Regeneration in Animals

time, cut, size, regenerating, growth, regenerate, animal, able, developed and ones

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Memory.

Another great advantage, the most far-reaching of all, has been gained by the stabilization of the nervous ganglionic cells, which cease to divide in the mammalian brain comparatively soon after birth, thus guaranteeing a stable substratum for the preservation of memory. In several instances we have been able to prove this by experiment. Infusorians fed with carmine refuse to take the grains of this substance after a short time. But as soon as the animal has split into two new cells, this memory is lost, carmine again being taken. Certain predatory grasshoppers may be taught to take food at a selected place of their cage, but be tween two moults they forget what they have learnt before, probably because some ganglion-cells are renewed, as seen by his tological examination. The same behaviour has been observed in amphibian larvae, when they metamorphose. This raises the question as to what influence age and stage of development may have on regeneration. If our assumption be correct, that acci dental regeneration is directly connected with physiological regeneration and growth, we should expect most regeneration at those stages during which physiological processes and increase of size are at their height.

Age and Size.

The rapidity of substantial change and growth decreasing with age, young animals ought to regenerate better than old ones. This conclusion is borne out by all the facts and experiments at our disposal, as long as the removed parts are strictly comparable. From this general statement it follows that higher organisms devoid of a certain faculty to restore parts of their body in a developed state may possess this faculty in their youth. The frog is unable to replace a limb, whereas it is able to regenerate the same member as a young tadpole. The most striking example of this kind is offered by the insects, which never regenerate limbs as imagos, but do so as long as they are in the larval state. Here, with the last moult to the definitive form, growth ceases. Examples have been brought forward in which seemingly the young stages show less regenerative capacity than older ones. If the tailed larva of the tunicates be cut in two, regeneration will not take place in both pieces, whereas the meta morphosed animal may be cut in two and regenerate from both pieces. But then the cut passing transversely through the middle does not separate homologous halves in larva and imago. Again, in the starfish the developed creature restores all missing parts when cut in two, whilst the pluteus stage is incapable of regrow ing its skeletal arms. Here, too, there is no homology whatsoever between the so-called pluteus arms and the rays of the developed starfish. These latter arise from a new rudiment at one side of the larva during metamorphosis. Since it is difficult to compare the regenerative capacity of larval and imaginal stages, it is neces sary to restrict our research to such periods of animal life, during which growth is yet proceeding, but no change in differentiation occurs, when seeking strictly comparable quantitative data of regeneration. Such material afforded by tadpoles, by newts in their larval or in their metamorphosed state, and by crustaceans.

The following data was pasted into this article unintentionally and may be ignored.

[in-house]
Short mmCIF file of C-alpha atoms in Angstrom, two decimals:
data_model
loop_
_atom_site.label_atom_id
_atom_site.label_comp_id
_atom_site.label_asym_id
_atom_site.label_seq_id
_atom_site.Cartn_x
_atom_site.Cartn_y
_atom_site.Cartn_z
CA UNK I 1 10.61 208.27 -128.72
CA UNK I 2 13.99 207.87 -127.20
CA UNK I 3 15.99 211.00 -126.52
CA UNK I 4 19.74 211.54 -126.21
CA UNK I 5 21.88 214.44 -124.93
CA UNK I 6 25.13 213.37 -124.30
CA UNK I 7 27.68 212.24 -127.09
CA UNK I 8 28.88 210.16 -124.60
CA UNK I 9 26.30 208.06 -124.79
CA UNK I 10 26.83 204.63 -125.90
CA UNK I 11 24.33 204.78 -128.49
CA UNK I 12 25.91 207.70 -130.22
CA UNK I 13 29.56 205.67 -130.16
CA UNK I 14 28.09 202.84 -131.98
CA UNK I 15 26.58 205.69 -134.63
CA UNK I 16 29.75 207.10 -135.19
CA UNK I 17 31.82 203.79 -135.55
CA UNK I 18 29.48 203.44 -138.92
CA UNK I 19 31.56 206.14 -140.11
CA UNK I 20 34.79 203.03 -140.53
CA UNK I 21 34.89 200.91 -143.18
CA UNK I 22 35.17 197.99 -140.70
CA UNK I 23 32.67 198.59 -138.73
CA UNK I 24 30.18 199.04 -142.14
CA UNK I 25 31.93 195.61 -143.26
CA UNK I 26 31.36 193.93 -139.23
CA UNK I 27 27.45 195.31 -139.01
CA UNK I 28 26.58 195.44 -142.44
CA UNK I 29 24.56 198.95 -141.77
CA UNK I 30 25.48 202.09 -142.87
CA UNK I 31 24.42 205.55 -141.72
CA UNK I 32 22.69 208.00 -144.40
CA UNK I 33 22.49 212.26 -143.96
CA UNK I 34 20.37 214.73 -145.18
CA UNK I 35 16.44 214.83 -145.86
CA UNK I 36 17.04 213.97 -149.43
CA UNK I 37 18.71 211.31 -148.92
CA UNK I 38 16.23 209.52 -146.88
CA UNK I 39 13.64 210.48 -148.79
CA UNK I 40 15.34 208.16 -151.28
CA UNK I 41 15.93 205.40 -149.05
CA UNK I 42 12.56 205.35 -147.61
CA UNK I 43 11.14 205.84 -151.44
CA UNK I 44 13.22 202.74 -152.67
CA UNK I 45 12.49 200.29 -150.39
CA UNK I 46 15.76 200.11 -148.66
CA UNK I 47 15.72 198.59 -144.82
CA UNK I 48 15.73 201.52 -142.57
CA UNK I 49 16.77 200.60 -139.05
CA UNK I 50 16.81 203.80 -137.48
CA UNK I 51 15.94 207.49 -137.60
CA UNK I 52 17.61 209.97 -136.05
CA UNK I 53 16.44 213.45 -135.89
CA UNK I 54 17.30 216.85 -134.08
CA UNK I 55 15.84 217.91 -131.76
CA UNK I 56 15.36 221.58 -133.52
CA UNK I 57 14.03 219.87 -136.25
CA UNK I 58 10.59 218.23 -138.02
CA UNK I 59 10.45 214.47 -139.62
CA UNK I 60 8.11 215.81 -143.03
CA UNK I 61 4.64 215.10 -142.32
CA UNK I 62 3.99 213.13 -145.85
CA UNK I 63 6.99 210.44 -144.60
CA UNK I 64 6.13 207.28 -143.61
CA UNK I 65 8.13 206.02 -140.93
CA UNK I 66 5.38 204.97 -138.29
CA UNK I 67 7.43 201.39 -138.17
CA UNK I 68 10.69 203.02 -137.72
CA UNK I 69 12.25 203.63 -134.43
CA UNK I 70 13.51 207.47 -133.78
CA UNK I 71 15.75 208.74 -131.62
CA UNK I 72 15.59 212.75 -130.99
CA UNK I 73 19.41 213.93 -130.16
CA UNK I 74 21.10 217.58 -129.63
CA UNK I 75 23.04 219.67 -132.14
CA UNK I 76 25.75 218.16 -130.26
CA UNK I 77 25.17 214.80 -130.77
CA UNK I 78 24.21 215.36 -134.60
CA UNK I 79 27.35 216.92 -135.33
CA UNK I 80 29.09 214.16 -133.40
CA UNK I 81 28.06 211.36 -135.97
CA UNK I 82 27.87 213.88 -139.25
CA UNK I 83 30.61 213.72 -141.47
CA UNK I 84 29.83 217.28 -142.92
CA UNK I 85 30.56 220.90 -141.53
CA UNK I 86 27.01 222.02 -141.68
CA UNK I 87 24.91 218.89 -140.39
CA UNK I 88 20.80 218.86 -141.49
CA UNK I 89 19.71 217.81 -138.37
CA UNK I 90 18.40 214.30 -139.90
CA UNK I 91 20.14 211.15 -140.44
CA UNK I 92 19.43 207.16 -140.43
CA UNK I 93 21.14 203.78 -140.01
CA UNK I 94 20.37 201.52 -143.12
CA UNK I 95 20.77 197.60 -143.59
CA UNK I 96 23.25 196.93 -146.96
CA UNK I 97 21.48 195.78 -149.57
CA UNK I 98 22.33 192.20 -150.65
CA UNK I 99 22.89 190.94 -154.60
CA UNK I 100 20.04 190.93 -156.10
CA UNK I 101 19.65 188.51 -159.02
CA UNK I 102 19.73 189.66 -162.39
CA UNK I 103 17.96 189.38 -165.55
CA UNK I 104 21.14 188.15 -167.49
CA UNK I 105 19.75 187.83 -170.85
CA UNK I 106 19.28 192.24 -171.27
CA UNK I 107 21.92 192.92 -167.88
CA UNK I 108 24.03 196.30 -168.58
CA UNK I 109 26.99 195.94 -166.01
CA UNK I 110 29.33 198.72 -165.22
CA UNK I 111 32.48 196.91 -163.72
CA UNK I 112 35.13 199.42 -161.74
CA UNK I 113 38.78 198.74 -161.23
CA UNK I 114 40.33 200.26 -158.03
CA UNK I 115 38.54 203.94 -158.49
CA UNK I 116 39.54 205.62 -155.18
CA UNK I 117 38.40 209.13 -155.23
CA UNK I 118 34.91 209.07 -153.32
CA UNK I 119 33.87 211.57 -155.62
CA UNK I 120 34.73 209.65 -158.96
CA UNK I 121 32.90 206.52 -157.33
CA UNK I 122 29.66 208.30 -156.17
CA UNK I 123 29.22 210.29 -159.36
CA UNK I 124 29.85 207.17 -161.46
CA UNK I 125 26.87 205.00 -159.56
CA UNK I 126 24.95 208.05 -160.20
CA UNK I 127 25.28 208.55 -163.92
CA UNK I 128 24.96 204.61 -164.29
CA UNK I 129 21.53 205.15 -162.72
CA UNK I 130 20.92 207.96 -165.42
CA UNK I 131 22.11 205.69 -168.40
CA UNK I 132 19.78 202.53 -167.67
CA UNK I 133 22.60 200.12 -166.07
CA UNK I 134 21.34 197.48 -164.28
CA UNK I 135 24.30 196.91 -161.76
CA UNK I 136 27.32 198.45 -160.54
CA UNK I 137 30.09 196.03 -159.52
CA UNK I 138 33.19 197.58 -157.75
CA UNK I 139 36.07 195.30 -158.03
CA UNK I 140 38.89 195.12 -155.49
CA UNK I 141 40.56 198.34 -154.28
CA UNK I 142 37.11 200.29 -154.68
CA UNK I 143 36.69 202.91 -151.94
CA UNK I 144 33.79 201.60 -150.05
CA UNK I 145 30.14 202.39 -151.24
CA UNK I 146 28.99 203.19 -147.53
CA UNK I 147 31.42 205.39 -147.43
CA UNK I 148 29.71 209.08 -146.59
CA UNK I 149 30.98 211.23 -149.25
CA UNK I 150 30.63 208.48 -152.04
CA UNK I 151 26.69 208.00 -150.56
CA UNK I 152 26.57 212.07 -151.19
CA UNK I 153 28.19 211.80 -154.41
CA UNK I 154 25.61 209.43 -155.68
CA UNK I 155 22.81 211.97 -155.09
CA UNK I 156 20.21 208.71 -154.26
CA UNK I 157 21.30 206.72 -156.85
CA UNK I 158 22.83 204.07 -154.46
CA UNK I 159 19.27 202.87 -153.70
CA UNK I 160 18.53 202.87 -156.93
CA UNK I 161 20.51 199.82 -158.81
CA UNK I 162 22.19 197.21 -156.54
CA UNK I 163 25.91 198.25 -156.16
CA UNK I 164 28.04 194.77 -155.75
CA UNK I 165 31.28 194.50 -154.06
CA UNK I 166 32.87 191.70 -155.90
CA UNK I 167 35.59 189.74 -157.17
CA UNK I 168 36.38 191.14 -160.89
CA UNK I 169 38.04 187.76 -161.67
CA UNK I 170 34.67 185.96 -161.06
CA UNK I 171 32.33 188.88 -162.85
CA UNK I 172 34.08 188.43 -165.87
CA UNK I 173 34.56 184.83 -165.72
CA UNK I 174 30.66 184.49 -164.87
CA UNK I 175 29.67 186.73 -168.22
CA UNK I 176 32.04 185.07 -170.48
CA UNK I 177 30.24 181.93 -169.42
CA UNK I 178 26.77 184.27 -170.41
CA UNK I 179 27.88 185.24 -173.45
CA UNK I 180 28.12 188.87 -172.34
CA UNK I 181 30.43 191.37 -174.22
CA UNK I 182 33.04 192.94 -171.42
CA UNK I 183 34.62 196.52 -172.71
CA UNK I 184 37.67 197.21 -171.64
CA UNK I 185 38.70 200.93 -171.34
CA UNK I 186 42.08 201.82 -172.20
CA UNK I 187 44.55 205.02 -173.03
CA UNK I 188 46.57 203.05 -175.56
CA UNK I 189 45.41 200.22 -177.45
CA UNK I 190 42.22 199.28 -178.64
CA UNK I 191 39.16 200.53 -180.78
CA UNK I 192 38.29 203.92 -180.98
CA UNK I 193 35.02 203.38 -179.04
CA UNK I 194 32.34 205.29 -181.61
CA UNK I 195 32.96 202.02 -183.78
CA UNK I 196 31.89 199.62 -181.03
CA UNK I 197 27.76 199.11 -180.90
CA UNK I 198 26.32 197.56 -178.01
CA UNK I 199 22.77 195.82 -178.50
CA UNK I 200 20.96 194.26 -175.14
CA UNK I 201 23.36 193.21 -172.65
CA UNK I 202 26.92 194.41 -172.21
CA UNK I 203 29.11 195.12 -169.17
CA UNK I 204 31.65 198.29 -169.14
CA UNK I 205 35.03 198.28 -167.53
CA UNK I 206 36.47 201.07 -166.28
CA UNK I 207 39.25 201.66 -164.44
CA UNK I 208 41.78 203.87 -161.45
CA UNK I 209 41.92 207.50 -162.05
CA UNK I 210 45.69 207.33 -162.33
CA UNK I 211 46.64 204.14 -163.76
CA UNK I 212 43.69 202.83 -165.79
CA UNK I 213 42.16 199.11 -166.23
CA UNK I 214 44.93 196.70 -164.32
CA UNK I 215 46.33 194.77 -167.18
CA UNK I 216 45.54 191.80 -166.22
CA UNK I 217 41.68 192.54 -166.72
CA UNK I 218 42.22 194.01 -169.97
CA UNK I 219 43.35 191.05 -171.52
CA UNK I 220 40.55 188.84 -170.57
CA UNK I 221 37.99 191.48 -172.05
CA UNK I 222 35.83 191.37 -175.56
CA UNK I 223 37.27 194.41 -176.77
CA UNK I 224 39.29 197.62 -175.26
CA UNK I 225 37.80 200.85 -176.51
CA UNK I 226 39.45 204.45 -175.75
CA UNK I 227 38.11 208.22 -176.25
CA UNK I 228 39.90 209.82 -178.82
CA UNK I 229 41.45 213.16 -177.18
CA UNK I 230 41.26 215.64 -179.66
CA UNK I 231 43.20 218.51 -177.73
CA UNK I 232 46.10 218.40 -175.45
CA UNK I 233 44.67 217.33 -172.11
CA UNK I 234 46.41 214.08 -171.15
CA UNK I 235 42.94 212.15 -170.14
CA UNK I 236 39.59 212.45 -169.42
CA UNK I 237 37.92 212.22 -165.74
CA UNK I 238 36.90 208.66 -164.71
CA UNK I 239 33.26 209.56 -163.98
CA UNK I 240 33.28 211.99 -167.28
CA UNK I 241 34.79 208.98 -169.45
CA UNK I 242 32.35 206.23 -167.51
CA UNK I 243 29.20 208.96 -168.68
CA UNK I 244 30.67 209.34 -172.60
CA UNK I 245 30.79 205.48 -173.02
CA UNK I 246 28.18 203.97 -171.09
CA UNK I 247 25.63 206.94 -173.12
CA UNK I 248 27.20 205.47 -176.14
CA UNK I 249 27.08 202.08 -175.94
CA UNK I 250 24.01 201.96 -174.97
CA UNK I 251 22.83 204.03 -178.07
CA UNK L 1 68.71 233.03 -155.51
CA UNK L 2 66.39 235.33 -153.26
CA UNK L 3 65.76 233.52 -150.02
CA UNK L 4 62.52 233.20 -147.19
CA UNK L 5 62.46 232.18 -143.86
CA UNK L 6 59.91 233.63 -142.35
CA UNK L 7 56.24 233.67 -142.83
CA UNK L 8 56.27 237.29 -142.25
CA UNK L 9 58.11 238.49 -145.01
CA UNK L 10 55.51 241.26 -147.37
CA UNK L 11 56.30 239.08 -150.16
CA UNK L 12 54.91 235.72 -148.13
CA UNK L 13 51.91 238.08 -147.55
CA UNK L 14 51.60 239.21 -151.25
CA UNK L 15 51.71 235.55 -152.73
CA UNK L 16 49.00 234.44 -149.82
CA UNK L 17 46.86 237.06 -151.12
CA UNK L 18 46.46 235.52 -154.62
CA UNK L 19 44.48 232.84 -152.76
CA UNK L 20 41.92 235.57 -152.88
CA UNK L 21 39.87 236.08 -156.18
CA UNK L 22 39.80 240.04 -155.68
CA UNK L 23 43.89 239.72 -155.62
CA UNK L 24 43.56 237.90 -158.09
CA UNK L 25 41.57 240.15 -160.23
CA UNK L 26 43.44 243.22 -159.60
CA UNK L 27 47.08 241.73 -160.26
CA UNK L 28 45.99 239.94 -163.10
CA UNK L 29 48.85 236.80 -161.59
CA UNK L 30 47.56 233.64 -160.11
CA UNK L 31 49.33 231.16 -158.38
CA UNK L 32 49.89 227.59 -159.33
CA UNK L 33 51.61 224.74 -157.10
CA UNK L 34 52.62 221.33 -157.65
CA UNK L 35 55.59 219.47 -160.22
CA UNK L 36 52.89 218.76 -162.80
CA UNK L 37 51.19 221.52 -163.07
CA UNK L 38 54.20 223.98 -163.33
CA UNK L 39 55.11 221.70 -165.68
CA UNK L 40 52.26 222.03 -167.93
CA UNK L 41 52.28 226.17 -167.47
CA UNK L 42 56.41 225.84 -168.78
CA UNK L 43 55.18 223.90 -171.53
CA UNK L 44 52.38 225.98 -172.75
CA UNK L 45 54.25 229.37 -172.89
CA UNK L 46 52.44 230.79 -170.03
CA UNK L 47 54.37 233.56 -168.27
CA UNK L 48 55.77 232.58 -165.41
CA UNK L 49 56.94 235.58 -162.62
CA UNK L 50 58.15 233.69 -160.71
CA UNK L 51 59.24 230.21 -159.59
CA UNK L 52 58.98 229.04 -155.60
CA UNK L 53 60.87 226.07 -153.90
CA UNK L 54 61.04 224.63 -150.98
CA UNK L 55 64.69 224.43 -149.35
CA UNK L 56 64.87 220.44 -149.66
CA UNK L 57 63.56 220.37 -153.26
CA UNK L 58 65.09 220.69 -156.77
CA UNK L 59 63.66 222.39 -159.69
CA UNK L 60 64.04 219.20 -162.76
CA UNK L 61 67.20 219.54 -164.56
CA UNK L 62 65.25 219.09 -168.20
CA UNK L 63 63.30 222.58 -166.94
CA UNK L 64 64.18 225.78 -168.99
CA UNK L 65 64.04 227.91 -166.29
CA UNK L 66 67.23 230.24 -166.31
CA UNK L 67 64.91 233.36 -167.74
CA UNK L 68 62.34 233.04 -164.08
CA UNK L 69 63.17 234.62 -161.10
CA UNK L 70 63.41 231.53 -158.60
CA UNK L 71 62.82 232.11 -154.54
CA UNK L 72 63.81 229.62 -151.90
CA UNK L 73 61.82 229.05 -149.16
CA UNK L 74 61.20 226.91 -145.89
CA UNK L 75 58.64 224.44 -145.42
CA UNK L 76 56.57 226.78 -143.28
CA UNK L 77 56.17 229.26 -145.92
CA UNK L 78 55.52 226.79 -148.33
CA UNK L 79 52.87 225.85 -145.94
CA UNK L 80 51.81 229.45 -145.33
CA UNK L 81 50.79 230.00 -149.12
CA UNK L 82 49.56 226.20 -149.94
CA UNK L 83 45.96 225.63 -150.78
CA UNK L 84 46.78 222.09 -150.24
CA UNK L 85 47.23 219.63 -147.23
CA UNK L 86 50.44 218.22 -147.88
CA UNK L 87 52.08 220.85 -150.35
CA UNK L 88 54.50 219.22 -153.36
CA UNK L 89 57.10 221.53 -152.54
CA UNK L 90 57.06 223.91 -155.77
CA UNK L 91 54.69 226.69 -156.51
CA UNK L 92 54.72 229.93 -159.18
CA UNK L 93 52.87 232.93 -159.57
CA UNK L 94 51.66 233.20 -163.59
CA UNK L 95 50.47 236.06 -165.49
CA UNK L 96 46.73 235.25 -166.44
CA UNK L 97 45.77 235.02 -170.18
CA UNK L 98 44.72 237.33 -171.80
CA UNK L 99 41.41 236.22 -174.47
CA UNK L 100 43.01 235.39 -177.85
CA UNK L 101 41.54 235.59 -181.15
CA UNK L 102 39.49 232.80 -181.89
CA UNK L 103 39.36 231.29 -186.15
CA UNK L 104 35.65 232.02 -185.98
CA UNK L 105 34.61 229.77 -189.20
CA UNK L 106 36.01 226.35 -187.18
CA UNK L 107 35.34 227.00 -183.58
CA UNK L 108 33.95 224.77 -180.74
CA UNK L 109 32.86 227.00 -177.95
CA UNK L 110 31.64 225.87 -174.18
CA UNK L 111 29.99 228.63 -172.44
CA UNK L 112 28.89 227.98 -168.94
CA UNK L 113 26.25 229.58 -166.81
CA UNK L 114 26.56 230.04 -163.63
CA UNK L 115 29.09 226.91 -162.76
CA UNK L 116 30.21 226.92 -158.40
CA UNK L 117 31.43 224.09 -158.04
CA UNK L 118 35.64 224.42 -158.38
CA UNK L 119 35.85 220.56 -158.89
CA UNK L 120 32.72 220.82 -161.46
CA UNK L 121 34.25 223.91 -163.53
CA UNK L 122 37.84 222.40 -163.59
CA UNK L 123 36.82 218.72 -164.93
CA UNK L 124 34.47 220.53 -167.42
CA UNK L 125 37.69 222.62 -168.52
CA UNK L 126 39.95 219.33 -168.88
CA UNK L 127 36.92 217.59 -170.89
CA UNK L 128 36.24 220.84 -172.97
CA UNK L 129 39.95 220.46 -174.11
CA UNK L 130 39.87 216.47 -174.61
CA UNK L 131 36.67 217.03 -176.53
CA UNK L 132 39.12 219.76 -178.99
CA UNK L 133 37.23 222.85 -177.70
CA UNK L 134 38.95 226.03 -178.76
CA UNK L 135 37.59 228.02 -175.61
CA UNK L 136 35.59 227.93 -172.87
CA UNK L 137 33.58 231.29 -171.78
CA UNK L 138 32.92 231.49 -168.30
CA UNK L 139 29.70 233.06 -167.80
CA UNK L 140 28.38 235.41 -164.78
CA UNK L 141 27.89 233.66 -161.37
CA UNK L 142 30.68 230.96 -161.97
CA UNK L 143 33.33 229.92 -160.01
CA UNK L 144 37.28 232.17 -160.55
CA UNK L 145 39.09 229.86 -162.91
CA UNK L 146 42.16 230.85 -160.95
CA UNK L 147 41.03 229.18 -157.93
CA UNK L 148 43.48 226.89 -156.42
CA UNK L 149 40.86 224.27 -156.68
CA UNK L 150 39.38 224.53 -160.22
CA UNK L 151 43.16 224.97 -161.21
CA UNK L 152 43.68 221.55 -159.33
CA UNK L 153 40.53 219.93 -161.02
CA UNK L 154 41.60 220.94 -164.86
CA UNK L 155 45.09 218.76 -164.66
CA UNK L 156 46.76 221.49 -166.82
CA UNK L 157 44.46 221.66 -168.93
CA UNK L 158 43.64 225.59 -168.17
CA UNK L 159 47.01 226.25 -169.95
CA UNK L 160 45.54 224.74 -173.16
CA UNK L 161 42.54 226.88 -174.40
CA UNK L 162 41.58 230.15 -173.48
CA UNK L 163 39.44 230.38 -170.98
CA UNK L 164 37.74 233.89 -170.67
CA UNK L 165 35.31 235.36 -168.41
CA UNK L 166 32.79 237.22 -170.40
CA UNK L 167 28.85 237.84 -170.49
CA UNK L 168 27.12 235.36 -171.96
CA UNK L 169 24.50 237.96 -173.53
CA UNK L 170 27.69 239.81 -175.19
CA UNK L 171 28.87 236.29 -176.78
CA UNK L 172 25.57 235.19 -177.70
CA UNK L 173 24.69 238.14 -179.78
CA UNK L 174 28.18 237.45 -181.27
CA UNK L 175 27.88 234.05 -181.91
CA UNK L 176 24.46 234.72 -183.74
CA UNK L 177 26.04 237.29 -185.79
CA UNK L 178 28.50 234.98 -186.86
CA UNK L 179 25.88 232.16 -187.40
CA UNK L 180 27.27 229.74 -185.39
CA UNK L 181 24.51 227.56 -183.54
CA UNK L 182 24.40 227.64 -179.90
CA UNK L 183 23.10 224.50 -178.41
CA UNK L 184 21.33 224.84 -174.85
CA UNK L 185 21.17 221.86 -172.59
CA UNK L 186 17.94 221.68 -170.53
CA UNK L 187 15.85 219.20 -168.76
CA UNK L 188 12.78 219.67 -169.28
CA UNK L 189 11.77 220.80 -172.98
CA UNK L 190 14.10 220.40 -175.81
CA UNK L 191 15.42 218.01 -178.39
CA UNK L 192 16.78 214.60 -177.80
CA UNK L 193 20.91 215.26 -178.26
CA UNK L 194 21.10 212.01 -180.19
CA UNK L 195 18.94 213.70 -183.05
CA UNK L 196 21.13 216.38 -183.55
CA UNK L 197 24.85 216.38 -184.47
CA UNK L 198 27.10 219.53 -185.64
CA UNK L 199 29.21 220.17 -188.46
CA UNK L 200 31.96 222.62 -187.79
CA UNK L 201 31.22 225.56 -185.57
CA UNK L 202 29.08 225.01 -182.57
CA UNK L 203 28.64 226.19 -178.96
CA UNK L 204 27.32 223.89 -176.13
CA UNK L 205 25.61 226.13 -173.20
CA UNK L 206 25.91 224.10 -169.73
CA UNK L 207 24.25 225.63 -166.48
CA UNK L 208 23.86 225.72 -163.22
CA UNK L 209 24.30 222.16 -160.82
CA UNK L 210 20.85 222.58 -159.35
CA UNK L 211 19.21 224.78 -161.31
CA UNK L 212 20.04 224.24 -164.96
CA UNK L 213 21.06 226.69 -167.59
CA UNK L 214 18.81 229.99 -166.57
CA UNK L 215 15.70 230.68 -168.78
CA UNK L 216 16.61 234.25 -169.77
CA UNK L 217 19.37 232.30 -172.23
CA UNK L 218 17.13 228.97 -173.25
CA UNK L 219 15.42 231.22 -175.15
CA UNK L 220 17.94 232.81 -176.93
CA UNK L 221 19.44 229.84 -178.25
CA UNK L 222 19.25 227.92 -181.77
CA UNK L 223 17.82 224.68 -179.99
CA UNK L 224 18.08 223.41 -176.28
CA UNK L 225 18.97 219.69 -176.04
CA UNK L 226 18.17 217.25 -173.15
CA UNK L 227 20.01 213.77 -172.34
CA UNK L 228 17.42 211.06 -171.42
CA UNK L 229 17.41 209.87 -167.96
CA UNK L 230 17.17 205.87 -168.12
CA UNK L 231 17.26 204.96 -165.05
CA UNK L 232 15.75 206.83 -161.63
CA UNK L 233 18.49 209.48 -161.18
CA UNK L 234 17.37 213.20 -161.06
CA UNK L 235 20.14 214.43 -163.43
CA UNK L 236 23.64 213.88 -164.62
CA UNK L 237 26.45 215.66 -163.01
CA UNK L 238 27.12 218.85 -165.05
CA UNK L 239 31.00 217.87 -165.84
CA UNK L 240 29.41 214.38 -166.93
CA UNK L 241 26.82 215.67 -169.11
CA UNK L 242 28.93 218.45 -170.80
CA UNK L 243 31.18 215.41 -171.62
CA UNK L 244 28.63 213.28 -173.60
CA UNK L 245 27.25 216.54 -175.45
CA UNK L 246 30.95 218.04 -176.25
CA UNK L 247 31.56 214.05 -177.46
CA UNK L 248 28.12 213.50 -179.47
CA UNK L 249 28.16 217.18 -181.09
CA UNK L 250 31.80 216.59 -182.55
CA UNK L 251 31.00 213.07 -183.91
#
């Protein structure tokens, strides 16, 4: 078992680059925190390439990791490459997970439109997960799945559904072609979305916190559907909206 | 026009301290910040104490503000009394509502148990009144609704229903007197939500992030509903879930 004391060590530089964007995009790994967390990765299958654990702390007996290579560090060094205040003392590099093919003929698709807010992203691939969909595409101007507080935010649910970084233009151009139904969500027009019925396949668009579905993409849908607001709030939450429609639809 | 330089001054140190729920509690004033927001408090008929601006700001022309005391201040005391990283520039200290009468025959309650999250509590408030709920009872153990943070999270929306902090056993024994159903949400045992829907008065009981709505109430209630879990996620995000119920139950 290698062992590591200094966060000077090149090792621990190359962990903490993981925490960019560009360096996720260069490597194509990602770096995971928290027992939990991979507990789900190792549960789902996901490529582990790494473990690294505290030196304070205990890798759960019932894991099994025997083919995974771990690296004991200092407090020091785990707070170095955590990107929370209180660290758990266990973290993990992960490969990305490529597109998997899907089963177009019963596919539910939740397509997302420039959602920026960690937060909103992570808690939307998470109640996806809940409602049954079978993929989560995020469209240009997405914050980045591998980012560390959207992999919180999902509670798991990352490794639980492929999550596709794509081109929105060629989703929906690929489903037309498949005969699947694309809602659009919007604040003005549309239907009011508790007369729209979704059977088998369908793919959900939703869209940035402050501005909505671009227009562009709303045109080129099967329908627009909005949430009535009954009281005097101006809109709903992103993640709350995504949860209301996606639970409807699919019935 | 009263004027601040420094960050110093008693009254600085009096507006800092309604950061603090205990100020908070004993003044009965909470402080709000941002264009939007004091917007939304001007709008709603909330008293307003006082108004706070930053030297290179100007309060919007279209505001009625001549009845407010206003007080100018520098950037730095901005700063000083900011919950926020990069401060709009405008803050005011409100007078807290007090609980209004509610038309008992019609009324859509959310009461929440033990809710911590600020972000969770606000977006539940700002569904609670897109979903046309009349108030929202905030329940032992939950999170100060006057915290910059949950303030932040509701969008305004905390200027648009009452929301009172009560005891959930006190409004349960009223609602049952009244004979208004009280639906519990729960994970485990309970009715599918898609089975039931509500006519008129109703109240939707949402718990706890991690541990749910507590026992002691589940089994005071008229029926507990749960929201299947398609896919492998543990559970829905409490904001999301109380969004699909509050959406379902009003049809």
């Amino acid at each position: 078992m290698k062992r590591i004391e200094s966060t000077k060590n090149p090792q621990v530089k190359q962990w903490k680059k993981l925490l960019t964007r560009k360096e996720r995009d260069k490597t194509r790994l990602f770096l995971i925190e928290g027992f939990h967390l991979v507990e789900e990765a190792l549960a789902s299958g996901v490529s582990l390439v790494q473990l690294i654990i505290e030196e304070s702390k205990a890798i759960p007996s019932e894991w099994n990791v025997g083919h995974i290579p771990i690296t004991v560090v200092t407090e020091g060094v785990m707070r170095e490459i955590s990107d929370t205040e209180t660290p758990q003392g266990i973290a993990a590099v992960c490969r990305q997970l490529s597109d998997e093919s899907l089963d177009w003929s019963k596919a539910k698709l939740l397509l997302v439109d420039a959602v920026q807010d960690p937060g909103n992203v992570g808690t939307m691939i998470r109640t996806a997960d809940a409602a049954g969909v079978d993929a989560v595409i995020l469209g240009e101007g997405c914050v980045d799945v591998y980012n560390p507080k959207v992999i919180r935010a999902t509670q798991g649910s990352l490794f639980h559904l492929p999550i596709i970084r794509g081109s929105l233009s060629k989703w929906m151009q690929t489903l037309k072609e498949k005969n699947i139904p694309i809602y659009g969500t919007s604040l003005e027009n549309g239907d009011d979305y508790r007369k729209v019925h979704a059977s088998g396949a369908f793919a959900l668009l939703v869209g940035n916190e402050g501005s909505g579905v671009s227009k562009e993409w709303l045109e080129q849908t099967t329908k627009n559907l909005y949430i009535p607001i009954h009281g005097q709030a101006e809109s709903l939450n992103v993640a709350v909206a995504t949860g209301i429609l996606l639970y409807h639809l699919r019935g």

has been treated statistically as to the increments of size in the regenerating tails, legs and claws respectively in equal periods. The increase in the size of the regenerating member is first only small, rising in time more and more, then again falling off and subsiding to the growth-rate of the normal member, as soon as the normal size has been attained by the regenerate. This rise and fall is mainly due to the increase of regenerating material, which multiplies from a small bud, but later on lessens its rate of multiplication. If we do not take the absolute mass that has been added to the miniature regenerating member, but calculate the coefficient by which we have to multiply the size at a given time to get its size at the next, this relative value is highest when the regenerating bud begins to differentiate, and falls off first quickly, then more slowly as time goes on. The curve of regener ation is inversely proportional to the time. We may picture growth as a stream losing energy as it flows on, but on the whole not showing a great fall from one point to the next. If, on the contrary, a part of the river-bed is dug out, so that its steepness is increased, the rapidity of flow will rise at the commencement of this section, then slow off and regain its natural rate, when it reaches a normal level. If this comparison is true, we must con clude that, everything else being equal, the rapidity of regenera tion ought to be greater if the cutting has been done nearer to the body than if it has been carried out further towards the tip. Now this has been observed over and over again. Unacquainted with these statements, some authors have postulated a direct cor relation between distance of cut surface from the regenerating body and the quickness of regeneration, on the plea that it would be easier for the animal to repair a small injury than a big one. But this latter thesis is not in accordance with experiment, for re generation after the amputation of several limbs is not only as rapid as that of a single limb but actually proceeds even more rapidly. There is, of course, a limit above which regeneration slackens or ceases, when the injury has been so severe that the re serves of bodily growth are not able to fill the gaps. The ex planation for the increasing velocity of regeneration with increas ing losses may be found in the decrease of the mass which has to be continuously overhauled by physiological repair. The less the old parts require of this process, the more material will be avail able for newly growing structures. It is perhaps in this connec tion possible to account for some observations of increasing veloc ity of reconstruction with repetition of the same operation. The posterior end of the worm Amphiglena is provided with branched gills. If these are cut off, new ones make their appearance. If these in turn are removed, they will be replaced in a shorter time, and so on, more quickly every time they have been lost. As the old tissue at the cut surface is also remoulded, less of this work will have to be done when the succeeding cuts pass through more and more rejuvenated tissue.